Philip II (of Spain)

Philip II (1527-98), son of the Emperor Charles V (Charles I of Spain), succeeded to the Spanish throne on his father's abdication (1556). He lived and reigned till 1598. Three times he had strong influence on English history: he married Mary Tudor in 1554, thus becoming King Consort with the title Philip of England; he was the King of Spain whose beard Francis Drake 'singed' in Cadiz harbour in 1587; he sent the Spanish Armada, which was destroyed in the English Channel in 1588. To offset his naval loss against England, he had success in the eastern Mediterranean, destroying most of the Turkish fleet at the Battle of Lepanto (1571). Philip was a staunch Counter-Reformation Catholic, who formed a Holy League (against the Turks) and a Catholic League, against French protestants and England. At home, he encouraged the Spanish Inquisition in the persecution of Moors and converted Jews. Under him, Spain reached her highest power; under him, the process of inflation began, caused by gold from the Spanish Empire in South America, which was to lead to an inexorable decline. (He was also Philip V of Burgundy; from 1581 he became, in addition, Philip I of Portugal, having defeated Antonio,the other claimant to the inheritance.) He was a great patron of the arts, and built the Escorial Palace and monastery. In his reign, the painter El Greco (Domenikos Theotokopoulos; born in Crete) (1541-1614), writer Cervantes (1547-1616) (who fought at Lepanto) and dramatist Lope de Vega (1562-1635) flourished


  • Philippi (Φίλιπποι ('Philippoi') in Greek) is the name of a city founded in 356 BCE by Philip II of Macedon (above) in what is now NE Greece, near the Aegean coast. It is now abandoned, and a site for archaeology, although there is a successor municipality with the same name in modern Greece. It is famous for the victory of Mark Antony and Octavian over Brutus and Cassius, and their suicides in 42 BCE, the climax of Shakespeare's Julius Caesar (1599).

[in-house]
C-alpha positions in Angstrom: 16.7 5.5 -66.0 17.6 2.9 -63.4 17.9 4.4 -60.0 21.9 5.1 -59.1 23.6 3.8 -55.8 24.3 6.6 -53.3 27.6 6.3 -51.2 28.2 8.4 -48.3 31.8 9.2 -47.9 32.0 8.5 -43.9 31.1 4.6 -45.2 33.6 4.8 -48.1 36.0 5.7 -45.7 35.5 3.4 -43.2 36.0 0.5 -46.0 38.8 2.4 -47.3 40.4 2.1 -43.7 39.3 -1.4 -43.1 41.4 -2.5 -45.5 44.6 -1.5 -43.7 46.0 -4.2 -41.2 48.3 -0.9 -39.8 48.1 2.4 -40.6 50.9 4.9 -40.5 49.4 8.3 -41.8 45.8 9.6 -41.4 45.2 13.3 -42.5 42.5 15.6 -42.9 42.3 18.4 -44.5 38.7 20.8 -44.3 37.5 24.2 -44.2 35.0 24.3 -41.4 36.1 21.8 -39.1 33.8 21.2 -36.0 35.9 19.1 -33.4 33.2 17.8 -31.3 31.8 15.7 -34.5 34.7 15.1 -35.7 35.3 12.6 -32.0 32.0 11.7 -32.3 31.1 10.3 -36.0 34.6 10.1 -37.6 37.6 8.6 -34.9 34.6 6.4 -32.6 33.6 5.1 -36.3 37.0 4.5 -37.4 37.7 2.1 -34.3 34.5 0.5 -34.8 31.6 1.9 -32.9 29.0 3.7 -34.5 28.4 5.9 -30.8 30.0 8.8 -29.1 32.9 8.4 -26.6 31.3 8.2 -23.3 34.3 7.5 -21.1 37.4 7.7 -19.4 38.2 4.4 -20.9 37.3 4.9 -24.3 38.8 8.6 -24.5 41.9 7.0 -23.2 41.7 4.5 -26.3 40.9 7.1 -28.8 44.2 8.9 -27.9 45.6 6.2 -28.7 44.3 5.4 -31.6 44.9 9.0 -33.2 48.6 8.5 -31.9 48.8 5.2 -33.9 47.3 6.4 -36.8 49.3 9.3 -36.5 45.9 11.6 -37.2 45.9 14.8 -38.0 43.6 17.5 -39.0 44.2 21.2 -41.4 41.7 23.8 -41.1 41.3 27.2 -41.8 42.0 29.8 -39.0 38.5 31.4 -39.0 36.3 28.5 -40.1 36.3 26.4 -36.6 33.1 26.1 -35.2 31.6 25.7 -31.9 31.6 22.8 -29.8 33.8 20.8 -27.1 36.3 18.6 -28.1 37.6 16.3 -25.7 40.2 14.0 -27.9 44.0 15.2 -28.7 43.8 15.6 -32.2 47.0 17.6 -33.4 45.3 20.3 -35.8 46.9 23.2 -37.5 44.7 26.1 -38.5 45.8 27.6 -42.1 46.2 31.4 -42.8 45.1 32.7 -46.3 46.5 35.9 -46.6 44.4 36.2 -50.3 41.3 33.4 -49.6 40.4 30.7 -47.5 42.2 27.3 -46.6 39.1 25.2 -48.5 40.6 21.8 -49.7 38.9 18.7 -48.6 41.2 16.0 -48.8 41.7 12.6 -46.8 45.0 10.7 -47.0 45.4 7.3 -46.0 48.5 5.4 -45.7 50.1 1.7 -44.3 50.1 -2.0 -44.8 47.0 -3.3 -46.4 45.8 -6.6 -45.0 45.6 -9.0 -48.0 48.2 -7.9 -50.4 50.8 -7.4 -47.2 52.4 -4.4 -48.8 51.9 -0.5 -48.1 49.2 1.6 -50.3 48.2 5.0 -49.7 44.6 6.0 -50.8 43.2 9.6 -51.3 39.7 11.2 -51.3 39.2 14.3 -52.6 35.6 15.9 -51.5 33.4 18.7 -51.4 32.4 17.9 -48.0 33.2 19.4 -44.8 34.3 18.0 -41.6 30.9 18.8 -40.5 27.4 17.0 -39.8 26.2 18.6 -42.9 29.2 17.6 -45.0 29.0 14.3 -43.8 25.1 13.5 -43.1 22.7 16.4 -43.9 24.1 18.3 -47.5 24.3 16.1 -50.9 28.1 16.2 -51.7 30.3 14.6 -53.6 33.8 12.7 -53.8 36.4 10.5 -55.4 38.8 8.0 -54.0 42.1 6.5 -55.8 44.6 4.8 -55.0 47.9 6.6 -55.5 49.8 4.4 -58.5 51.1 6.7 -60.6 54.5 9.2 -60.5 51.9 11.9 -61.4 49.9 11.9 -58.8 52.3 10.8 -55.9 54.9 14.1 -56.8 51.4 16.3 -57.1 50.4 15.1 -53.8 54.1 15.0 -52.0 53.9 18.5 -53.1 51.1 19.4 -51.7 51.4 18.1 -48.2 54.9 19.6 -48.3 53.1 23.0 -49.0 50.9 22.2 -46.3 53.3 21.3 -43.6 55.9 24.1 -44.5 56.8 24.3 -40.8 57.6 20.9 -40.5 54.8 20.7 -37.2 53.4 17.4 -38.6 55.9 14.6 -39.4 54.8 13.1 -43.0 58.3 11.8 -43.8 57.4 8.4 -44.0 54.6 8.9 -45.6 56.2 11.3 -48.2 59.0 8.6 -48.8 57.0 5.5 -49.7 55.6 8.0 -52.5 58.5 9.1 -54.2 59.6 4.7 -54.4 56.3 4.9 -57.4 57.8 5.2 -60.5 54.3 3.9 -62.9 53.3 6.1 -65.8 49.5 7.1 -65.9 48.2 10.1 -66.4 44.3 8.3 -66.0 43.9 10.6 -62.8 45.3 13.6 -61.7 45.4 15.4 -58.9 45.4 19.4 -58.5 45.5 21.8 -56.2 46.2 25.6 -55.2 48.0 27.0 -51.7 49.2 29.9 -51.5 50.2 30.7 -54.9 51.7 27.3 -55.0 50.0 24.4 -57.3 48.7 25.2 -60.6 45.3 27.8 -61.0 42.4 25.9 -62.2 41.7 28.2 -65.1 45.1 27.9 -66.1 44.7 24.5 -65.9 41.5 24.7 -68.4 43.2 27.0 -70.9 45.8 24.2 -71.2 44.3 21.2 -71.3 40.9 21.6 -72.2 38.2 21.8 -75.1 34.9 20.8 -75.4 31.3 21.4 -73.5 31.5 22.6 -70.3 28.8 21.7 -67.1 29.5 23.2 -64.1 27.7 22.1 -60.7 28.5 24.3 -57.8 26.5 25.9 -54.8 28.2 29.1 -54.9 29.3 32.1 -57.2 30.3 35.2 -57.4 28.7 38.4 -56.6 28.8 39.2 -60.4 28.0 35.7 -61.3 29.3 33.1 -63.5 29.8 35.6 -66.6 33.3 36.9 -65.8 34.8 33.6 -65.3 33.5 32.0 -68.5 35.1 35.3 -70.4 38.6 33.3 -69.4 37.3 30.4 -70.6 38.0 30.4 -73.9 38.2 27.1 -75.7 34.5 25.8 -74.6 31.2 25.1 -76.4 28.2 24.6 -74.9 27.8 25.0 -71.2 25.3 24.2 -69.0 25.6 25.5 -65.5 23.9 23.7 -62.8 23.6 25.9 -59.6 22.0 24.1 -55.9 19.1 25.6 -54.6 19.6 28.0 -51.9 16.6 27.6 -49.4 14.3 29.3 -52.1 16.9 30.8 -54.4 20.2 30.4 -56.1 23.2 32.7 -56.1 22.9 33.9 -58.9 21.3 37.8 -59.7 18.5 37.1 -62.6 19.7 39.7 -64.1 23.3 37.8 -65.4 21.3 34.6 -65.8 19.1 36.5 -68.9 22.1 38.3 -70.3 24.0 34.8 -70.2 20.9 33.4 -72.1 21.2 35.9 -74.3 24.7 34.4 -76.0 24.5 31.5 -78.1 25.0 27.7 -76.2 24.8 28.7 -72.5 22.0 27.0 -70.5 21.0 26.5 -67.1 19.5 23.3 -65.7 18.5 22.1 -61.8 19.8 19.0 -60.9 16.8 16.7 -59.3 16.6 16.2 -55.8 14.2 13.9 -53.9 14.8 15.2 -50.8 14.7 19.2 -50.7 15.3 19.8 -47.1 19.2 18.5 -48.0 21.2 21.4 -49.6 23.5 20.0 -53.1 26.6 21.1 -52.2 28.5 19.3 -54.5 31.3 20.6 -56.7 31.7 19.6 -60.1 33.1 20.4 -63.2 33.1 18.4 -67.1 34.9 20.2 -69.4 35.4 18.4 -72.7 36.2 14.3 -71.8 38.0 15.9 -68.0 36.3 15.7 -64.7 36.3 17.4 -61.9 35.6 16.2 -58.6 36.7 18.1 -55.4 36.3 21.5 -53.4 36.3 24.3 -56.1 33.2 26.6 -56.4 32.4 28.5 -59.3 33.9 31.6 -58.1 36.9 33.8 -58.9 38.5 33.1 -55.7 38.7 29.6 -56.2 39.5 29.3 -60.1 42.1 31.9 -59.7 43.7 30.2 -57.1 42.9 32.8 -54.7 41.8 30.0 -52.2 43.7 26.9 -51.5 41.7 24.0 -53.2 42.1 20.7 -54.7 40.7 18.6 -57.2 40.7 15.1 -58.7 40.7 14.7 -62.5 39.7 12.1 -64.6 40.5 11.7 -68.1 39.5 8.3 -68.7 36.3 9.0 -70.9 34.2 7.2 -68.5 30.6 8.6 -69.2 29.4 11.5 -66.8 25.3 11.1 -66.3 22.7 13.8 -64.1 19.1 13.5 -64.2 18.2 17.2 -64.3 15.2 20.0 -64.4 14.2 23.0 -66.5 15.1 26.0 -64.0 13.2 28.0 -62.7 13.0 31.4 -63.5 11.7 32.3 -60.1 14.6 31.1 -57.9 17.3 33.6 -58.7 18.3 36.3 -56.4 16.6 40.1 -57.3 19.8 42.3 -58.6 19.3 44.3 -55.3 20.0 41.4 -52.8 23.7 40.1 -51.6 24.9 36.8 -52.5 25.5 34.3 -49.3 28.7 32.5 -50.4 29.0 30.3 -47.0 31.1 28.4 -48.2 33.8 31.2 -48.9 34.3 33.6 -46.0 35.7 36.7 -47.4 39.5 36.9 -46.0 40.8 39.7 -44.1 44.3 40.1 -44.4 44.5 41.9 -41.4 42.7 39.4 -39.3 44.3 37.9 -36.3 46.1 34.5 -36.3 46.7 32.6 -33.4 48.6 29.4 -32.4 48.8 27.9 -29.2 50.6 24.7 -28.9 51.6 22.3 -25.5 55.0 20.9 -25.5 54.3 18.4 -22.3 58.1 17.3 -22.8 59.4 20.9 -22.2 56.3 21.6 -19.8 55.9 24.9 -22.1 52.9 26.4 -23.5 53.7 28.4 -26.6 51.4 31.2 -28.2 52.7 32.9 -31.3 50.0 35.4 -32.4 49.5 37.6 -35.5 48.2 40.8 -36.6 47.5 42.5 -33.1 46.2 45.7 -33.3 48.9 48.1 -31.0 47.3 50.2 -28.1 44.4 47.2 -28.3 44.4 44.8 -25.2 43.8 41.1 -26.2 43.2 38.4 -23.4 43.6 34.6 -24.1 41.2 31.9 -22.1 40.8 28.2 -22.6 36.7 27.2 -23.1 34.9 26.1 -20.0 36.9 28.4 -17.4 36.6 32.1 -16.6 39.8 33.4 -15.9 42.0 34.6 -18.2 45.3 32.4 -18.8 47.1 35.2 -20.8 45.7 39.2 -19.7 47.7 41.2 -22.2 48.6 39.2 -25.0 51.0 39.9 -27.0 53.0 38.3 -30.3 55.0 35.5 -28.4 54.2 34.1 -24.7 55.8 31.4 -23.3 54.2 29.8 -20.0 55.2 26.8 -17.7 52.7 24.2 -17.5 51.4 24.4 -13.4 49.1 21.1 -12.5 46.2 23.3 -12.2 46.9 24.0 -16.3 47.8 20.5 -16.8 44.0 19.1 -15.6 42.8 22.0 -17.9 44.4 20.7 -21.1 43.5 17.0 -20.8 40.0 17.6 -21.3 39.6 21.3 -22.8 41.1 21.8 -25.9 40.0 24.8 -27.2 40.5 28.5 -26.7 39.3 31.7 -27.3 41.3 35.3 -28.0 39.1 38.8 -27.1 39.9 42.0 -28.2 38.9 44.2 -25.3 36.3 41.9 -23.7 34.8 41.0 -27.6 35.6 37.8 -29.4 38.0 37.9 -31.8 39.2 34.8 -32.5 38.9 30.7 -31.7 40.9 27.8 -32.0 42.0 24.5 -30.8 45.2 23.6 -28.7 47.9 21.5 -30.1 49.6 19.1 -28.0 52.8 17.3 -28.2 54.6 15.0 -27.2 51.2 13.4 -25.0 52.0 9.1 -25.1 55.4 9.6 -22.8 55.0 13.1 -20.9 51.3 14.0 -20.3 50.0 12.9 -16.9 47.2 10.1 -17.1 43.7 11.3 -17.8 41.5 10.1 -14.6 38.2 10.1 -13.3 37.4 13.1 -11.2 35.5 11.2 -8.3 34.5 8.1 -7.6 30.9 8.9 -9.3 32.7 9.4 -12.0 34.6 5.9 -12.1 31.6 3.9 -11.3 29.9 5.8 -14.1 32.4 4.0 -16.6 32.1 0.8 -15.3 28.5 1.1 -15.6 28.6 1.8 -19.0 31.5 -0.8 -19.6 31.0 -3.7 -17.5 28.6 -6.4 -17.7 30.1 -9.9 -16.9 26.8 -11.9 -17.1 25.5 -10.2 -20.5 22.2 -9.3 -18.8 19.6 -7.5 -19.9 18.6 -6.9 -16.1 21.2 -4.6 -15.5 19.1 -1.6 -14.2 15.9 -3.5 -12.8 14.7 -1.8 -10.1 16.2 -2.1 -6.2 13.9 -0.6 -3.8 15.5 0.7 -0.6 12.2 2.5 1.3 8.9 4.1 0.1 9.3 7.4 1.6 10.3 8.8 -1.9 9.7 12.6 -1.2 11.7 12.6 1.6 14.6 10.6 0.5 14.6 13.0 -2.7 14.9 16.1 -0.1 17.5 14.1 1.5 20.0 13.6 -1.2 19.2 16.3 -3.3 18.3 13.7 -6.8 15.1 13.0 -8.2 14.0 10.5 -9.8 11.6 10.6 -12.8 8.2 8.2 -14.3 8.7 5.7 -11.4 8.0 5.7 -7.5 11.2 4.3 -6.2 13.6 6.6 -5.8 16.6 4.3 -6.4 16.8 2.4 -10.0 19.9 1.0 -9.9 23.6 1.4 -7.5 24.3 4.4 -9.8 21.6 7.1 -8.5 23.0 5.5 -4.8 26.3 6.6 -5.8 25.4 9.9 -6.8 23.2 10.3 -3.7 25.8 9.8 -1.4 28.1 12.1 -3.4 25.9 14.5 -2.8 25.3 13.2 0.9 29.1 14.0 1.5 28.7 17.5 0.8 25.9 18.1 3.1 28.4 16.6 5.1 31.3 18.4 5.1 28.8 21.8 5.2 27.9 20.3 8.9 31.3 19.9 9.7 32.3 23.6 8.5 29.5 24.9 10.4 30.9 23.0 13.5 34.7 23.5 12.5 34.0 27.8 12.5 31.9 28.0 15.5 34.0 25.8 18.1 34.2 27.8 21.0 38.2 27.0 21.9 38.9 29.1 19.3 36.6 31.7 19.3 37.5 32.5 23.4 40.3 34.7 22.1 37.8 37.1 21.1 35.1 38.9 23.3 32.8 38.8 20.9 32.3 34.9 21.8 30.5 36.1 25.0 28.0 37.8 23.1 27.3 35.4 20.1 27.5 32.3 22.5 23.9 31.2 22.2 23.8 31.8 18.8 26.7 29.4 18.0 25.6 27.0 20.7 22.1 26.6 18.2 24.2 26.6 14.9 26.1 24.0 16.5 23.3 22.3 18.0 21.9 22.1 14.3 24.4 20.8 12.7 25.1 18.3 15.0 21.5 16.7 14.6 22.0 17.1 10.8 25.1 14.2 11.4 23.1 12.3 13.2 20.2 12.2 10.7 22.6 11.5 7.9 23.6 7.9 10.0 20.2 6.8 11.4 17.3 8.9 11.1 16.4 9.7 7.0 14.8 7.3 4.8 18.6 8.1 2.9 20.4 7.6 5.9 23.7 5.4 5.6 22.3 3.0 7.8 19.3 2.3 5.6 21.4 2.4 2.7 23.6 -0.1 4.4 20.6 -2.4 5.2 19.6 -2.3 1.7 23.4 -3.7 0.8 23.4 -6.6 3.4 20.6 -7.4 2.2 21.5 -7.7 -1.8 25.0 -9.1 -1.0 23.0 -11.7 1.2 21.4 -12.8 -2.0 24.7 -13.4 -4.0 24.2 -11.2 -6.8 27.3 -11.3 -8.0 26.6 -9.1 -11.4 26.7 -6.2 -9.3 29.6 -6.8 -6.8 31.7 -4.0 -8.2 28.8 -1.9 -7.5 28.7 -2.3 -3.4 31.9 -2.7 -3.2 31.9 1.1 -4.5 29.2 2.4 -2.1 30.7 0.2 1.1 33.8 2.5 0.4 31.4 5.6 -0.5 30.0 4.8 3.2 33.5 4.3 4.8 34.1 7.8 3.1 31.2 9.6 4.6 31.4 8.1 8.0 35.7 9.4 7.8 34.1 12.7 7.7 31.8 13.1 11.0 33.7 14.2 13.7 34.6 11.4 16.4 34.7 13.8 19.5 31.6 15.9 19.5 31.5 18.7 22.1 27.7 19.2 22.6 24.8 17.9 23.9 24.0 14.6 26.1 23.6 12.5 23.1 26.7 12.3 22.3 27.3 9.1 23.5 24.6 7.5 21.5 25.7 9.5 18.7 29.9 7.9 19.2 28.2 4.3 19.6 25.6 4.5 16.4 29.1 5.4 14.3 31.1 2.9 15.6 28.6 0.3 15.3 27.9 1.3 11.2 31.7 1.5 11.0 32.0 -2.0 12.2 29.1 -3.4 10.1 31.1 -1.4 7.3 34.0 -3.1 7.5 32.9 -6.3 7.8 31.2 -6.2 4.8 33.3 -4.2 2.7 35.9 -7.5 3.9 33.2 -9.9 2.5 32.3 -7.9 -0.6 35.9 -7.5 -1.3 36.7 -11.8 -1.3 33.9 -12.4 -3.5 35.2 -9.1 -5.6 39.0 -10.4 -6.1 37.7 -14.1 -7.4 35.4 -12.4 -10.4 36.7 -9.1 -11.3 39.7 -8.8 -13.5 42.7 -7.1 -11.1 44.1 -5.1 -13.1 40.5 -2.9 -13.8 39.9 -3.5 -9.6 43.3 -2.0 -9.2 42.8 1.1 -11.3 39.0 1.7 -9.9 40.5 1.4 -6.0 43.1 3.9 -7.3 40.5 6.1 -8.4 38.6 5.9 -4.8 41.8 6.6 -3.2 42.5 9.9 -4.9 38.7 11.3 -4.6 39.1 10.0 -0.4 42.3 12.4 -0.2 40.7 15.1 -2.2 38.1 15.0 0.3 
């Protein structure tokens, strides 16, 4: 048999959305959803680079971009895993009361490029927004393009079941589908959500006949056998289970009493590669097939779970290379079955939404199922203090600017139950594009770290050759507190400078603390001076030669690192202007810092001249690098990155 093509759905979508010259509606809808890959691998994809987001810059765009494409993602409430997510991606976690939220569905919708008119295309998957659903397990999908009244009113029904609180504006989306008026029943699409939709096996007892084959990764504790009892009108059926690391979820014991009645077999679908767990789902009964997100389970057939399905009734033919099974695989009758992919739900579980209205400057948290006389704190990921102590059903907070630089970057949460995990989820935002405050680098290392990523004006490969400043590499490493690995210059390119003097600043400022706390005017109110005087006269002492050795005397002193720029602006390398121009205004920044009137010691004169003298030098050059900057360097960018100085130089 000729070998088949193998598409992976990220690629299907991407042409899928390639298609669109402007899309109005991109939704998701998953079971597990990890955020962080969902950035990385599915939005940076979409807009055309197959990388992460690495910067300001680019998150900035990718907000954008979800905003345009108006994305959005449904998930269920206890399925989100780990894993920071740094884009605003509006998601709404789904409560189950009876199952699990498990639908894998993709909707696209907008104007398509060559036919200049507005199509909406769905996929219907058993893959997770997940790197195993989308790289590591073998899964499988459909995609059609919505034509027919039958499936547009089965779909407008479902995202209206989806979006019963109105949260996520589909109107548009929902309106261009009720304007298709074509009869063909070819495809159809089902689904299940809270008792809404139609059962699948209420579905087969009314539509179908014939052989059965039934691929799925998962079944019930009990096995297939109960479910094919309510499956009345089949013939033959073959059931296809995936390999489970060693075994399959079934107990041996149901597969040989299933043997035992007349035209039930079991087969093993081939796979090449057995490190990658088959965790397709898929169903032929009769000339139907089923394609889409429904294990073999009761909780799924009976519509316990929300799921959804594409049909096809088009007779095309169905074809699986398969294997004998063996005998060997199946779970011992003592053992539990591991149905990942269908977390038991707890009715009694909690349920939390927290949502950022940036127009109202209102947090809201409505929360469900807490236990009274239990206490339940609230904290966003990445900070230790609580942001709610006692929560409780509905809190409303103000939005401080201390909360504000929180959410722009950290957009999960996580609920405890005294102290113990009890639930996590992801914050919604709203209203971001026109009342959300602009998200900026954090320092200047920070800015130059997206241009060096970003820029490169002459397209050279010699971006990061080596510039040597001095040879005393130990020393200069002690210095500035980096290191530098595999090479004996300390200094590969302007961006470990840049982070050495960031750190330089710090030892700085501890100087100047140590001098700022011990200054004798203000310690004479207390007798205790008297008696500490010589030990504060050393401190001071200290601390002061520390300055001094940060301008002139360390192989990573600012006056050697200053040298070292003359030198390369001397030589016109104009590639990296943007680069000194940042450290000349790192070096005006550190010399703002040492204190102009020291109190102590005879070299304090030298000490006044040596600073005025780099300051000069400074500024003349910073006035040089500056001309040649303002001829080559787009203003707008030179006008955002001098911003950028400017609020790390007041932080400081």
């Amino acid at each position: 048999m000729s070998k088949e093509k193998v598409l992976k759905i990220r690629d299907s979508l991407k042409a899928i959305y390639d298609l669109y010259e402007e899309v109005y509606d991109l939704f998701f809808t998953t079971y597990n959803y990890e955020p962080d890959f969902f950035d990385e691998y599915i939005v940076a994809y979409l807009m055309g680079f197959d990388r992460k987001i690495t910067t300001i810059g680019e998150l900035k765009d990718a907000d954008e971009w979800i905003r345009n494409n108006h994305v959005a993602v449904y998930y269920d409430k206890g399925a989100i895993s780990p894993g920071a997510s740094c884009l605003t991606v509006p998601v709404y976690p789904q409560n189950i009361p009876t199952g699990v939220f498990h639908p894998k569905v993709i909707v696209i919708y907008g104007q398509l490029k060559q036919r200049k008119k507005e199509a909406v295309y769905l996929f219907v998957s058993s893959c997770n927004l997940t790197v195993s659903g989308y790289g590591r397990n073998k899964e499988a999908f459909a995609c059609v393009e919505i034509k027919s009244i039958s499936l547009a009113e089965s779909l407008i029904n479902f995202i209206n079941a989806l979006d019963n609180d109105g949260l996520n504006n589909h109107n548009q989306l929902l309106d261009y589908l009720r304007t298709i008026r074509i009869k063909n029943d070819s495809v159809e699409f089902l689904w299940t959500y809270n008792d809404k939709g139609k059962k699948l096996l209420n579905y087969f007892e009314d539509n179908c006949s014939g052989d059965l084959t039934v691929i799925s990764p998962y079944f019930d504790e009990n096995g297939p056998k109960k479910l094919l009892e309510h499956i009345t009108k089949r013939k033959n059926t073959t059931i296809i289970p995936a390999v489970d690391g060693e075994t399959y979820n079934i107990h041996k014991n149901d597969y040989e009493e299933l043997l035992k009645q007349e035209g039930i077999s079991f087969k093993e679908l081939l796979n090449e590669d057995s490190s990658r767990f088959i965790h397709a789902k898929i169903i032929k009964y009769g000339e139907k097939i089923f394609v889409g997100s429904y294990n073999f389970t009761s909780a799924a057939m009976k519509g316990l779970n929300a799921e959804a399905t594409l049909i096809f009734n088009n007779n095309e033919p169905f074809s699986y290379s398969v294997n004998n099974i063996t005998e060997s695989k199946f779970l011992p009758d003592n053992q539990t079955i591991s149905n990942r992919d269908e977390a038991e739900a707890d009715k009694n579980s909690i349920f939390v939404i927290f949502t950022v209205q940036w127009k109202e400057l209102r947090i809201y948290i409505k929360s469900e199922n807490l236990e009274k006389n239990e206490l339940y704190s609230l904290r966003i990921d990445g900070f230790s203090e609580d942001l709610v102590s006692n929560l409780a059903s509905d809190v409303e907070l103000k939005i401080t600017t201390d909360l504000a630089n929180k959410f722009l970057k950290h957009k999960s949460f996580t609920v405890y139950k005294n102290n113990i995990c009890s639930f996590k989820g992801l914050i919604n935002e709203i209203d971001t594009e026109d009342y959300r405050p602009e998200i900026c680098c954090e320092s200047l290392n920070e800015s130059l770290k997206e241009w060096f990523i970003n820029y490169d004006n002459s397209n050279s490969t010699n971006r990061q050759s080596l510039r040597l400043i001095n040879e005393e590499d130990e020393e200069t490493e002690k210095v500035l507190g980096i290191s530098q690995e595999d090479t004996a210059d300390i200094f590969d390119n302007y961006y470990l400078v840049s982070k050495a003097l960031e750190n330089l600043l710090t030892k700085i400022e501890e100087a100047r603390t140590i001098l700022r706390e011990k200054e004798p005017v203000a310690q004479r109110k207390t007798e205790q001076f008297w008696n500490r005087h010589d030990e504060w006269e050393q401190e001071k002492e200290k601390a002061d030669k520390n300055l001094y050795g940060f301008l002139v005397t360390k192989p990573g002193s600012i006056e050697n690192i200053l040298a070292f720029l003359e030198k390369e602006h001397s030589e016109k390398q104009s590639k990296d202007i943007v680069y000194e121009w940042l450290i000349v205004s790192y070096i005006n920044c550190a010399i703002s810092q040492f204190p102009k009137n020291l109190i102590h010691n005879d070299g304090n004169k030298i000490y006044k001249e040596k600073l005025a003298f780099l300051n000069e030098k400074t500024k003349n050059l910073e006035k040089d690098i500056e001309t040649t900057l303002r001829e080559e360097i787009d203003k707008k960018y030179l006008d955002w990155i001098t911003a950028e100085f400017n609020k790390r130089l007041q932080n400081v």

The inhabitants are Philippians; it was to the Christian community in Philippi that Saint Paul addressed the [Epistle of Paul the Apostle to the] Philippians in the New Testament, perhaps in the winter of 54-55.
  • The town of Caesarea Philippi, also mentioned in the New Testament, was named in honour of Caesar by the Tetrarch Philip. It is so-called to distinguish it from another Caesarea, which was the capital of Palestine from about 13 BCE.
  • The 'Philippine Islands' are called after Philip II of Spain (above): they were first colonized in his reign (in 1565).
  • A Philippic is a scathing, bitter or vitriolic attack on someone, particularly a speech of denunciation. The word was originally applied to powerful speeches made by Demosthenes (384-322 BCE) attacking Philip II of Macedon: the First Philippic (351-350 BC), Second and Third Philippics (344-341 BC); and a Fourth Philippic, whose authenticity is disputed. The term was adopted to describe the fourteen speeches made by Cicero in late 44 and early 43 and in which he passionately denounced Mark Antony. It can be used about any passionate attack, usually in political matters, on an individual, and usually delivered as a speech.
For a note on a homophone, see fillip - Philip.